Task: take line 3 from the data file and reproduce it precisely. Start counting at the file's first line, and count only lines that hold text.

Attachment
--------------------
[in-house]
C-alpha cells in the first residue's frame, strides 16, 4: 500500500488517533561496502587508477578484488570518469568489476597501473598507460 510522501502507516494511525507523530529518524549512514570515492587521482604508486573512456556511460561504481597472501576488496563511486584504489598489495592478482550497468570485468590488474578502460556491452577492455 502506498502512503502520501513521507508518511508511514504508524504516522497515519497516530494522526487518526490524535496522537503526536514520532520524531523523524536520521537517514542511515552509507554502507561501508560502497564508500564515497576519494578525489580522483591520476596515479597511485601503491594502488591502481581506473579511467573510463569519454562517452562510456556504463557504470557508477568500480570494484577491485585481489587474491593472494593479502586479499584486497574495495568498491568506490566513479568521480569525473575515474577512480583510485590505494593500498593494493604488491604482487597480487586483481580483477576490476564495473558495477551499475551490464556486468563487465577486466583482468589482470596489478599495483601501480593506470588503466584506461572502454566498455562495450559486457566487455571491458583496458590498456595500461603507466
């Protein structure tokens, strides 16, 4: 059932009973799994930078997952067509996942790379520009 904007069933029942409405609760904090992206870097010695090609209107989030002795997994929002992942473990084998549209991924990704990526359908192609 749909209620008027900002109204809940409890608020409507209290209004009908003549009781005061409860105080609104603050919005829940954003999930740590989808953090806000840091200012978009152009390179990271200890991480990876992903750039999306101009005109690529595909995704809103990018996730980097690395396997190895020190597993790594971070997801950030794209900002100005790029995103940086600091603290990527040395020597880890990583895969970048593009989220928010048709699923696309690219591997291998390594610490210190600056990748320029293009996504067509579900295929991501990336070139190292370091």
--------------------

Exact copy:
């Protein structure tokens, strides 16, 4: 059932009973799994930078997952067509996942790379520009 904007069933029942409405609760904090992206870097010695090609209107989030002795997994929002992942473990084998549209991924990704990526359908192609 749909209620008027900002109204809940409890608020409507209290209004009908003549009781005061409860105080609104603050919005829940954003999930740590989808953090806000840091200012978009152009390179990271200890991480990876992903750039999306101009005109690529595909995704809103990018996730980097690395396997190895020190597993790594971070997801950030794209900002100005790029995103940086600091603290990527040395020597880890990583895969970048593009989220928010048709699923696309690219591997291998390594610490210190600056990748320029293009996504067509579900295929991501990336070139190292370091």